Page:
Reliever Ranks – 9/8

Which relievers might be in line to vulture a save or win today?

Welcome back to the latest edition of our Reliever Ranks series! This will bring you up-to-date bullpen depth charts every morning for the day’s games and makes for an excellent tool for those looking to stream saves or wins. This series runs seven days a week, so check in every morning to get your daily bullpen fix!




Transaction and Schedule Notes


  • Every team played on Wednesday, while four teams (NYM, PIT, MIN, and NYY) participated in doubleheaders.
  • Less than half of the league will be in action on Thursday. Additionally, the Giants and Brewers will partake in a doubleheader, meaning only 12 teams will take the field. The teams with a day off are TBR, TOR, BAL, BOS, CLE, KCR, DET, HOU, SEA, TEX, LAA, NYM, ATL, PIT, LAD, SDP, ARI, and COL.


  • No notable transactions to mention.


  • The Giants will turn to Scott Alexander to open the first half of their doubleheader and have yet to announce a starter for game two. Alex Young will likely be called upon for multiple innings and the rest of the bullpen is likely to be relied upon heavily.


Yesterday’s Performances


NYM 5 – PIT 1 (Game 1)

  • You’d usually expect a bullpen to be stretched in the course of a doubleheader, but the Mets bullpen was spared by two incredible starts. In the first game, Seth Lugo was the only arm needed, as he pitched two scoreless innings. The 32-year-old right-hander hasn’t been talked about much this season for someone with his track record and a 2.96 ERA (54.2 IP), but the main detractor has been the lowest strikeout rate (24%) of his career since he was a full-time starter in 2017.
  • Utilizing Duane Underwood Jr. as the opener wasn’t enough to keep the Mets’ bats quiet. The reliever allowed a run in his lone frame before making way for Bryse Wilson. As the follower, Wilson went six innings, allowing seven baserunners (all via base hits), while striking out three. He induced just four whiffs, splitting them between his four-seamer and slider, and produced a 19% CSW across 77 pitches. The final two frames were pitched scorelessly by Miguel Yajure.


NYM 10 – PIT 0 (Game 2)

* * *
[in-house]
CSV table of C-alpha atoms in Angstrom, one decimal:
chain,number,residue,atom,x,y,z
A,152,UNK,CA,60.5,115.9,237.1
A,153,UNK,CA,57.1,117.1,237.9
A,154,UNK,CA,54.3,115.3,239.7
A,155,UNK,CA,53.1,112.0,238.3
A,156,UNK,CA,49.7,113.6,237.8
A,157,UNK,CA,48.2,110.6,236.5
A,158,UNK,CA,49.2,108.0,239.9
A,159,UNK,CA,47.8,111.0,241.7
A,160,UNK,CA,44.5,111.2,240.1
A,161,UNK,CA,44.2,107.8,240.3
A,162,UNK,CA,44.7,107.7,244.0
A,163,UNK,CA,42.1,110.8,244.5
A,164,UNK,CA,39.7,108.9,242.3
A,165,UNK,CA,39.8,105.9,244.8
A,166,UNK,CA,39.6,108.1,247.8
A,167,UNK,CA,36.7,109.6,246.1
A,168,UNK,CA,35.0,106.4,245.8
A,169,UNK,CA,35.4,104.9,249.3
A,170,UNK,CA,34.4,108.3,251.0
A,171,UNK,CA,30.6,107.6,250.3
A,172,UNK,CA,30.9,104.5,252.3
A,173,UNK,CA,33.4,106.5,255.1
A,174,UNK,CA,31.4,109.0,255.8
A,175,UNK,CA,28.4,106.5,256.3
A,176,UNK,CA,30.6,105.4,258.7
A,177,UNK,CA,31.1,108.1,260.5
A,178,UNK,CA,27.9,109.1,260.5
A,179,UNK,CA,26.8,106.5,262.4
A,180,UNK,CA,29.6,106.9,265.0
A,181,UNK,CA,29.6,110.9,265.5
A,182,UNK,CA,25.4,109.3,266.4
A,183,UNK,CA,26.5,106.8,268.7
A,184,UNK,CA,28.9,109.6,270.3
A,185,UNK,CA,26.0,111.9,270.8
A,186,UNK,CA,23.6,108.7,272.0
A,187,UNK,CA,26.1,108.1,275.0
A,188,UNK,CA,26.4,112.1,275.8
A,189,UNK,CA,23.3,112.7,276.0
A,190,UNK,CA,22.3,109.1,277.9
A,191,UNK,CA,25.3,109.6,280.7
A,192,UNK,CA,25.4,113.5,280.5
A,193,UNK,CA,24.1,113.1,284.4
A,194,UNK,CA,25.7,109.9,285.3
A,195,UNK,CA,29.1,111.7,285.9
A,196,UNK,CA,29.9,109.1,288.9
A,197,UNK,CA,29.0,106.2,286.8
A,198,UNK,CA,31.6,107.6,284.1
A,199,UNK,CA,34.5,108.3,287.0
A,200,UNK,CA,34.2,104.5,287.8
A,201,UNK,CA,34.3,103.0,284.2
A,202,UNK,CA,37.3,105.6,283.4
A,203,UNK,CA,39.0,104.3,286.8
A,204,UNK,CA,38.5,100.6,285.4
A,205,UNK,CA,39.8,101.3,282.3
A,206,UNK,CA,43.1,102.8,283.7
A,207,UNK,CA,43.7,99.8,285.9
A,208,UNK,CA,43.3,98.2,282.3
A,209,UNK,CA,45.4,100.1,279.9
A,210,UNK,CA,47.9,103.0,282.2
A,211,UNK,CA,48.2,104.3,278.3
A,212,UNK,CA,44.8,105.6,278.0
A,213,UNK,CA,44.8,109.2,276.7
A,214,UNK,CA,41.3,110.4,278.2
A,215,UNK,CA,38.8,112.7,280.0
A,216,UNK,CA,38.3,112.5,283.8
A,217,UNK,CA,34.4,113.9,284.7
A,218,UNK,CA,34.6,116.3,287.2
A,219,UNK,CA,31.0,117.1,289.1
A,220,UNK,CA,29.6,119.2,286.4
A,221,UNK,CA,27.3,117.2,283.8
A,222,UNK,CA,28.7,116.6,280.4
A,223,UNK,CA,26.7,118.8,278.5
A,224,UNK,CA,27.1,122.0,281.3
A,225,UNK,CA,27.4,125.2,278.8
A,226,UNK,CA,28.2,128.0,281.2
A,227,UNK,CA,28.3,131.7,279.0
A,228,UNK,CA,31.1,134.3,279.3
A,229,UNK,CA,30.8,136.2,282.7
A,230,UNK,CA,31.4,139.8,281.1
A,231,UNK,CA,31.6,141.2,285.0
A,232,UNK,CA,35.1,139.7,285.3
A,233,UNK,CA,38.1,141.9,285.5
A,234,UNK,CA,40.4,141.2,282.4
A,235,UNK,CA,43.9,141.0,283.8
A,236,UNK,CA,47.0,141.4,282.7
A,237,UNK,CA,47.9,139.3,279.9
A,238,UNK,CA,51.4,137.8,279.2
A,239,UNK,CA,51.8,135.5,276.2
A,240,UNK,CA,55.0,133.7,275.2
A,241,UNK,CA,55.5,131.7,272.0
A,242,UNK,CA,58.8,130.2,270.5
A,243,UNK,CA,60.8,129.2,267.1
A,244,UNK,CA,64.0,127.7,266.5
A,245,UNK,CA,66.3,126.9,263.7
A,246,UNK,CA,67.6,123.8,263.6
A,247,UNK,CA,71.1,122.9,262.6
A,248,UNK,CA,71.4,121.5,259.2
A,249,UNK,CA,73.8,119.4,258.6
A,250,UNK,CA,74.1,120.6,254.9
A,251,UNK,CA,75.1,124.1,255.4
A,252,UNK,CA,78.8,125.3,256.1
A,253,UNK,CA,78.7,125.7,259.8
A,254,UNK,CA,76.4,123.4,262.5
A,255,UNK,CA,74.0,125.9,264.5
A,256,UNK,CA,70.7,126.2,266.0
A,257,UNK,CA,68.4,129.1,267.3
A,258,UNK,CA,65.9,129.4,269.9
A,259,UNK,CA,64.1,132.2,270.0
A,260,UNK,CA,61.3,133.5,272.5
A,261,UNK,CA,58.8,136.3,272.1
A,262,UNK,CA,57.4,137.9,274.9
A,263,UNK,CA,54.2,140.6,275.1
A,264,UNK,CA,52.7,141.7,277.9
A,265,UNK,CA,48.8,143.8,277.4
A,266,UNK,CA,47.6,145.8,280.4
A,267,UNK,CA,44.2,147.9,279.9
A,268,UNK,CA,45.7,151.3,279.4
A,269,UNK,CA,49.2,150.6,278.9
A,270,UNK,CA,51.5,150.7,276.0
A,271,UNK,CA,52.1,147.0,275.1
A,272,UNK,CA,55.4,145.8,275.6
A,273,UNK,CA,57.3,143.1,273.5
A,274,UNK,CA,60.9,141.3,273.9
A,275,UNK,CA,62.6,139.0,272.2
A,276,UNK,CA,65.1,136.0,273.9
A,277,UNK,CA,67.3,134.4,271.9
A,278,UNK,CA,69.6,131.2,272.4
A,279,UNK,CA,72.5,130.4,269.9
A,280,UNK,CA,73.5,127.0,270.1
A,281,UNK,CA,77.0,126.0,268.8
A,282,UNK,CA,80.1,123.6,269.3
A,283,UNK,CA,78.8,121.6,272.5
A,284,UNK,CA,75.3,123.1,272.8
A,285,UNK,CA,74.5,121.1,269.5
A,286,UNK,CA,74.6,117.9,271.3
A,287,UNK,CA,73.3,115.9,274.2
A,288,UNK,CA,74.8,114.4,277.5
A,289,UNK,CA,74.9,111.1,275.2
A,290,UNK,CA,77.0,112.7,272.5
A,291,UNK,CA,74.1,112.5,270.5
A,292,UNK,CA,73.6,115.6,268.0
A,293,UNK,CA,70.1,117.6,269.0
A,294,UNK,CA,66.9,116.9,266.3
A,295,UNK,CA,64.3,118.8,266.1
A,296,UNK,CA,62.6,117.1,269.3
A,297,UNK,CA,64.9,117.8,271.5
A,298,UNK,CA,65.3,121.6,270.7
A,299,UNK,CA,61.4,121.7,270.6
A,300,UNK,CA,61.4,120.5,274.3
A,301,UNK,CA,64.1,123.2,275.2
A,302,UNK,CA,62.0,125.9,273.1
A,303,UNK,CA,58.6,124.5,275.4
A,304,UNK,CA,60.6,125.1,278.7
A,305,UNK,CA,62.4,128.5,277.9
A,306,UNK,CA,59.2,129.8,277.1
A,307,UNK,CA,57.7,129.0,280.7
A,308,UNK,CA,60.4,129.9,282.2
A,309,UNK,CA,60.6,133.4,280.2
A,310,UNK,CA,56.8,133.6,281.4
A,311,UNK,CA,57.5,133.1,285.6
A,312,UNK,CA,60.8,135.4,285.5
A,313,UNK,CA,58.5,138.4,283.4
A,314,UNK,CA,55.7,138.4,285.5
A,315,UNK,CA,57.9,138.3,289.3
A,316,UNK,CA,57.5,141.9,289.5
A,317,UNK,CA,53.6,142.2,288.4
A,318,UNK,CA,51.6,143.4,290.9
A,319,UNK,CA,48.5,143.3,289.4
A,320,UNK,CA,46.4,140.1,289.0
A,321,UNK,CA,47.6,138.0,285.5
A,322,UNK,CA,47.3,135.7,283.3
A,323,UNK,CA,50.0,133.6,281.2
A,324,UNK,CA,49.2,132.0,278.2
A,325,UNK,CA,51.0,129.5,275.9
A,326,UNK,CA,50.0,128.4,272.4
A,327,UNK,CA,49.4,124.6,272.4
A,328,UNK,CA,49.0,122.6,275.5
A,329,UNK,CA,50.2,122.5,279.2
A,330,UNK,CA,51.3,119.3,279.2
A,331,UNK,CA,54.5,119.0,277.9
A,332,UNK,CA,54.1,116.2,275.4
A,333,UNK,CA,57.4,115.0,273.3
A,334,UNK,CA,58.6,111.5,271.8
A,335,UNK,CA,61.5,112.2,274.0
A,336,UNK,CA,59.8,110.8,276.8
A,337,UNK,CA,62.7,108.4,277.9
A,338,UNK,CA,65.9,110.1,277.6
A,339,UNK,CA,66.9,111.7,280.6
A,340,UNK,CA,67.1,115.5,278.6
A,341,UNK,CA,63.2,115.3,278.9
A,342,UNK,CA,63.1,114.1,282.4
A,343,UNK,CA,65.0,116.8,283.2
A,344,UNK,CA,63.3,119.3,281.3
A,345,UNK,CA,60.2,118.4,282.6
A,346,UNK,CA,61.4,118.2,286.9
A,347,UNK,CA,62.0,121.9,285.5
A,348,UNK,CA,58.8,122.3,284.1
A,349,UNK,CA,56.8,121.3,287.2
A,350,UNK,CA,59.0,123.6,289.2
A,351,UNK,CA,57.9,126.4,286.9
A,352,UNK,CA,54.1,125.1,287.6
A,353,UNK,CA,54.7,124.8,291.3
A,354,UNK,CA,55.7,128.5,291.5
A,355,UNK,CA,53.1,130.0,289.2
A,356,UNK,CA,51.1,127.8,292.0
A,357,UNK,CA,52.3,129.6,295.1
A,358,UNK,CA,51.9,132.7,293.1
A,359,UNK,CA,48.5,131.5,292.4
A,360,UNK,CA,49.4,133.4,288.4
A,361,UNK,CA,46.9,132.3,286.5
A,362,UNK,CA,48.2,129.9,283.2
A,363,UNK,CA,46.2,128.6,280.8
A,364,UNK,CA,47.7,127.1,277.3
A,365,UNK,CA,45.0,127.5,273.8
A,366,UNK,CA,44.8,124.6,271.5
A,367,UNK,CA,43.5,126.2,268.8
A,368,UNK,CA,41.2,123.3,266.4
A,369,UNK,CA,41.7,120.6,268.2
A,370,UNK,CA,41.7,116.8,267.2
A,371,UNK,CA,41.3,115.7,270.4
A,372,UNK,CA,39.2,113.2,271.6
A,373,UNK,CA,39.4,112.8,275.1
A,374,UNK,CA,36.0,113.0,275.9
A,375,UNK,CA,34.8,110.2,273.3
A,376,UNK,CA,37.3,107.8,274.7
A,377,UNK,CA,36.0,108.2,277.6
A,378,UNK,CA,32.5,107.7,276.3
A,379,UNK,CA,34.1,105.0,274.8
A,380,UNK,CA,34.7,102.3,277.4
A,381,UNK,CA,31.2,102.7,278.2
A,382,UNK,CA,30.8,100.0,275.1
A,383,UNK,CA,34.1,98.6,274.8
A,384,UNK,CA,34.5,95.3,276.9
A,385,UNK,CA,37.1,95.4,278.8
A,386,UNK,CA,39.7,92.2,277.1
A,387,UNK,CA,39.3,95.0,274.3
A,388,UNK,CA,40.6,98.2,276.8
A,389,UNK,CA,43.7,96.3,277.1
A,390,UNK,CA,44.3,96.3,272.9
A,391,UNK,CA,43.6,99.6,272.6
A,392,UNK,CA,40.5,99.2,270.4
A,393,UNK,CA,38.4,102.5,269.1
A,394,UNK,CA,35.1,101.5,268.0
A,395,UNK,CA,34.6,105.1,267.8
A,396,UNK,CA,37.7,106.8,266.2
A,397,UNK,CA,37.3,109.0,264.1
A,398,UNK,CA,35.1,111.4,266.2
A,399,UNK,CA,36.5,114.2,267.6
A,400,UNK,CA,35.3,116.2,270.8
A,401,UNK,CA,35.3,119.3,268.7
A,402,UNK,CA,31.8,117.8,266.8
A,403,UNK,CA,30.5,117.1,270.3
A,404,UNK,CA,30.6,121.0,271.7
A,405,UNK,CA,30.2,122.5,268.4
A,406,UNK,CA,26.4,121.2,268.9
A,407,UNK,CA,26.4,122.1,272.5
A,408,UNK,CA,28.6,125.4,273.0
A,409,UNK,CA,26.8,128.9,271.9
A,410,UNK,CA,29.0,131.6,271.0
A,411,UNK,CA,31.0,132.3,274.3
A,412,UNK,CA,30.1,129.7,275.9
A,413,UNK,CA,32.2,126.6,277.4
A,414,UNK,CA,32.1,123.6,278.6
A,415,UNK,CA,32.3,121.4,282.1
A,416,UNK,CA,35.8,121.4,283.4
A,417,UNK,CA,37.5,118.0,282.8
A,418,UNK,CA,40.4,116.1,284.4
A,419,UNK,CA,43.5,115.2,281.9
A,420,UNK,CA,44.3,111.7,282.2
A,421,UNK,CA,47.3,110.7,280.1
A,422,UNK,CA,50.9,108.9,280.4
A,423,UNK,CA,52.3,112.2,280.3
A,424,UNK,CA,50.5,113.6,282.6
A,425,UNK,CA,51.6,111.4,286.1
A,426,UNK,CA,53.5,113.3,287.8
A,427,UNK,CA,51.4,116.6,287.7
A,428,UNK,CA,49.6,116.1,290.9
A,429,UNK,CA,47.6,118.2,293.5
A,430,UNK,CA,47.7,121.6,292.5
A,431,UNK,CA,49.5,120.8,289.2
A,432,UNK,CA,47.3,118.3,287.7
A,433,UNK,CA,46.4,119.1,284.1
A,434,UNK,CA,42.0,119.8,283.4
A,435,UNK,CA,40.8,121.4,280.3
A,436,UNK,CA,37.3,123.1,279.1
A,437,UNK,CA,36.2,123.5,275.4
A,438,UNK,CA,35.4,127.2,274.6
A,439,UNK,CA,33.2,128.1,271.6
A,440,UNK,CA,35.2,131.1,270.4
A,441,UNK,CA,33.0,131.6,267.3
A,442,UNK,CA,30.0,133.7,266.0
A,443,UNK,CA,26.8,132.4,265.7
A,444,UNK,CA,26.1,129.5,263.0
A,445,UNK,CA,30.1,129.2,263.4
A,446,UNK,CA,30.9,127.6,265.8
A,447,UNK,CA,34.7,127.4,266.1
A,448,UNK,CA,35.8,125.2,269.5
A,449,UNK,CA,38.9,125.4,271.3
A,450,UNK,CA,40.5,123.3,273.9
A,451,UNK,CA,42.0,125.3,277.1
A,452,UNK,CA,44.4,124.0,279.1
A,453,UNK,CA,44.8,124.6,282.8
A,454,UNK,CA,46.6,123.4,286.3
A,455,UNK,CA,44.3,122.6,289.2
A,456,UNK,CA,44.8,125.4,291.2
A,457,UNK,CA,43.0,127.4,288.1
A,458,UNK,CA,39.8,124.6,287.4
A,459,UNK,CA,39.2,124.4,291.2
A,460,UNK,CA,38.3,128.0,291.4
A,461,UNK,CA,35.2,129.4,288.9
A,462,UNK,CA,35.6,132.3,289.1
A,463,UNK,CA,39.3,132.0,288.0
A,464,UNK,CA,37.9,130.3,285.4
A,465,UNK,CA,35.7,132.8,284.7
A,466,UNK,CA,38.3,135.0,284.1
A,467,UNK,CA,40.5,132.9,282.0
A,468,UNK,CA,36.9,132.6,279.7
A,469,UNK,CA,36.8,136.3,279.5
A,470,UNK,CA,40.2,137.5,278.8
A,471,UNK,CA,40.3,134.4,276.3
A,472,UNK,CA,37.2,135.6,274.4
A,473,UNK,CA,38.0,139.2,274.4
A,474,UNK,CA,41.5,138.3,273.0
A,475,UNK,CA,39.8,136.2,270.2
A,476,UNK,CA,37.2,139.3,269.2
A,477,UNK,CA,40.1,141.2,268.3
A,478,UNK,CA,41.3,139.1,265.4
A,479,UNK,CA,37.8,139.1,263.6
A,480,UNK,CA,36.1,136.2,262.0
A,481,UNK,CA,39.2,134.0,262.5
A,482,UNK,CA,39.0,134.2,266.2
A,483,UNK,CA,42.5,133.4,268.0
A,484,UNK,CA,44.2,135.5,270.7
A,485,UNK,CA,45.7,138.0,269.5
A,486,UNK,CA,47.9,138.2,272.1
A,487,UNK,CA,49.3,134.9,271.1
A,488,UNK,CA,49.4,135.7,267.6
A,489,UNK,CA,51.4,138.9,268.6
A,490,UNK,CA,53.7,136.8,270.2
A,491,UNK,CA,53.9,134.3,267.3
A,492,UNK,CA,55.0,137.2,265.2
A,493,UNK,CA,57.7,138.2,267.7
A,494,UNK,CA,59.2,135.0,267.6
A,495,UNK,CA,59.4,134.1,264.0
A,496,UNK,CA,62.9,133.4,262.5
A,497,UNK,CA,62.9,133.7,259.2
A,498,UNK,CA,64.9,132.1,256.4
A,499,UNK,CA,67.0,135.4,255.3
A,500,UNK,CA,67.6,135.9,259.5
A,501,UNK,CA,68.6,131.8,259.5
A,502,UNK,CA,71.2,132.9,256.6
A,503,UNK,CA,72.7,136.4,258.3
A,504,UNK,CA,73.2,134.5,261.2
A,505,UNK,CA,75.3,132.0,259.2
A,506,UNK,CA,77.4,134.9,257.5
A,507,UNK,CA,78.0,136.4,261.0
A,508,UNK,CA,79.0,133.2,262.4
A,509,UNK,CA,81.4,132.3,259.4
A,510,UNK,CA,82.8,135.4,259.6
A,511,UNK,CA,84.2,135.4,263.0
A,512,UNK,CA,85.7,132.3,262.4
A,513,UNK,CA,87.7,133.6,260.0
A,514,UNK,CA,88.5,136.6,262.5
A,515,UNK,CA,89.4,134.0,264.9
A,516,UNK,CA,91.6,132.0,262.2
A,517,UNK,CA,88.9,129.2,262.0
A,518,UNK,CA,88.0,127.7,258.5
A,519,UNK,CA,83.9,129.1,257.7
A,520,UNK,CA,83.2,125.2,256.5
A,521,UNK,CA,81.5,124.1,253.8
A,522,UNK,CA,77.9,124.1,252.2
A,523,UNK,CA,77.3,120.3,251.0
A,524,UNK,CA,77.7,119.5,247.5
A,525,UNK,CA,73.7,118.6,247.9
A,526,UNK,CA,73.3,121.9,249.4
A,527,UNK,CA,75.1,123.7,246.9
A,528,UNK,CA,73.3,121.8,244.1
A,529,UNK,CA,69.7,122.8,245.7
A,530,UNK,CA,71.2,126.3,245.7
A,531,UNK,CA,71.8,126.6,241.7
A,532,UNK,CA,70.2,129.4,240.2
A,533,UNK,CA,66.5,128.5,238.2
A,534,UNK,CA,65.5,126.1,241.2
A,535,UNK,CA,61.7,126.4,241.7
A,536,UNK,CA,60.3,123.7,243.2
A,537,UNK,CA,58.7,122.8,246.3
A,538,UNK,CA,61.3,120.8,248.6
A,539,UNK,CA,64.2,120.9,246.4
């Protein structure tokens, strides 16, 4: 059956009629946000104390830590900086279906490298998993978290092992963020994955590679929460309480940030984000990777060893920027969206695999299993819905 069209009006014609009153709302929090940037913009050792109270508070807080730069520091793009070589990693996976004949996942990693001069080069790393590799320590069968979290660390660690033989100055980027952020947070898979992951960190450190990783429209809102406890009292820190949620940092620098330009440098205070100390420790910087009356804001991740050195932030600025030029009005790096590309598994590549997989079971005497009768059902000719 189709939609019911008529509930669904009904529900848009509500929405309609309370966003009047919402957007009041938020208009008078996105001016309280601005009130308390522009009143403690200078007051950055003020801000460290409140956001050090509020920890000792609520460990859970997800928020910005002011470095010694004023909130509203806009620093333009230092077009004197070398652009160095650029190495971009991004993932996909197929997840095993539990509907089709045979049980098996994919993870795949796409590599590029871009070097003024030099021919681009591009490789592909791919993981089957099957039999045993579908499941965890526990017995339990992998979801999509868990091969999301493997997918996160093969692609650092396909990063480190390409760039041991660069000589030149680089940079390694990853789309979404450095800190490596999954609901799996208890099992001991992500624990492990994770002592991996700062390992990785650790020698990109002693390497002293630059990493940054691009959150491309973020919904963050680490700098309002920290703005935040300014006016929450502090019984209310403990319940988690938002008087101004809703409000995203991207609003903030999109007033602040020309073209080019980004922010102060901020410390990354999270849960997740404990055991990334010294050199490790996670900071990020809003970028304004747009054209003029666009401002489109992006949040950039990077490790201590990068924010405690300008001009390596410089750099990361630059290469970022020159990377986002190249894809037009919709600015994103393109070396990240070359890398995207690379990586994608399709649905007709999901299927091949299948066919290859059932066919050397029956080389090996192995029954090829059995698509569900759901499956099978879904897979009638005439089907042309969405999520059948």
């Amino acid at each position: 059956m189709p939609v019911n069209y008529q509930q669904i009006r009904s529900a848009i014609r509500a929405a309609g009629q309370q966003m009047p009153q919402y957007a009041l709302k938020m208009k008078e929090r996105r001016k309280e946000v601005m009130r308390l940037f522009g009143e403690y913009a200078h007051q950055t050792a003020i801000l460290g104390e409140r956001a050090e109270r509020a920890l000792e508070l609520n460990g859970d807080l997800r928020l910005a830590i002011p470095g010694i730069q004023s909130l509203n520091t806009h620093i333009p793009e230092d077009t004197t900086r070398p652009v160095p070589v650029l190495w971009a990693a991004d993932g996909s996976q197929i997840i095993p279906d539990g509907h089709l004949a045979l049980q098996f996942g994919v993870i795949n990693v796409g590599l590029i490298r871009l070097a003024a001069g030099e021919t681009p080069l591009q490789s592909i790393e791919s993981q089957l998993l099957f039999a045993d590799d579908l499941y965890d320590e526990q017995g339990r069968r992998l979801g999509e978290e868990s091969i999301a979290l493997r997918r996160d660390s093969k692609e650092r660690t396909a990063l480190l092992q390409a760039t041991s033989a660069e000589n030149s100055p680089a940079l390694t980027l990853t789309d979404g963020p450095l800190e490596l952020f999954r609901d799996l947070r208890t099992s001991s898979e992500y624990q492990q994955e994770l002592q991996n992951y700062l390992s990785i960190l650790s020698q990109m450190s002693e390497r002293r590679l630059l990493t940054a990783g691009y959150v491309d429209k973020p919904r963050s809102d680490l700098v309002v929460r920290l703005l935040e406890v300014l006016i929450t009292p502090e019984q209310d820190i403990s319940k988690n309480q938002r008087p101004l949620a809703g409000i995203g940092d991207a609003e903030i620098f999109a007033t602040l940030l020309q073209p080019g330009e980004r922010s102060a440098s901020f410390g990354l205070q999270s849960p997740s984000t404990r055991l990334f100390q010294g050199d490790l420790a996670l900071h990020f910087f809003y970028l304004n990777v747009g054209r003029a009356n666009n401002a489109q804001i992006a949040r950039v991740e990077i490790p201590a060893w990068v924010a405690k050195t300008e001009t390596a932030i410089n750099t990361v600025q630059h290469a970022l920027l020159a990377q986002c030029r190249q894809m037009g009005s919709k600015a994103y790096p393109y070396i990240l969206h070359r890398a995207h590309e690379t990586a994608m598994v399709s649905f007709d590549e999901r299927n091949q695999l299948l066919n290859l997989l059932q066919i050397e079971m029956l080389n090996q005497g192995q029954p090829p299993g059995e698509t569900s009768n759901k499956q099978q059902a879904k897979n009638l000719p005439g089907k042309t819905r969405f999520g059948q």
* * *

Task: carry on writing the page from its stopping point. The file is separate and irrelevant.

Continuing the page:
• It was deGrom time in game two and, surprisingly, the Mets’ offense showed up again. They made it a comfortable evening for the pitching staff, allowing manager Buck Showalter to utilize Adam Ottavino and Alex Claudio for one inning apiece to produce one of only two shutouts on the day. Closer Edwin Díaz still has yet to pitch since last Thursday and likely gets at least a maintenance inning this weekend after the team’s off day today.
  • With the starter unable to survive the second, it was basically another opener situation for the Pirates. Eric Stout finished the second and the third without event and turned the ball over to Zach Thompson for the next three frames. The righty allowed three runs on seven hits with two strikeouts. The next three frames also produced three runs as Tyler Beede and Yohan Ramirez struggled to keep the Amazins off the board. Pittsburgh will be able to give their bullpen a rest today.


MIN 4 – NYY 5 (Game 1)

  • It was going to be a long day for both teams as soon as the first game of the twin billing hit extra innings. This 12-inning affair knocked the wind out of the Twins. After Griffin Jax blew his fifth save in the sixth by serving up a dinger to Gleyber Torres, the Minnesota bullpen was strong for the next five frames. Caleb Thielbar, Jorge López, Jhoan Duran, and Michael Fulmer kept the Bronx Bombers off the board during that time. Thielbar was the only one to not allow a baserunner while Duran was the only one to go multiple innings. The latter also threw the four fastest pitches on the day, topping out at 102.9 mph with his heater. Unfortunately, all that hard work went to waste when Trevor Megill not only allowed the zombie runner to score in the 12th but also an additional run on an Oswaldo Cabrera walk-off single. He was tagged with his third loss and second blown save.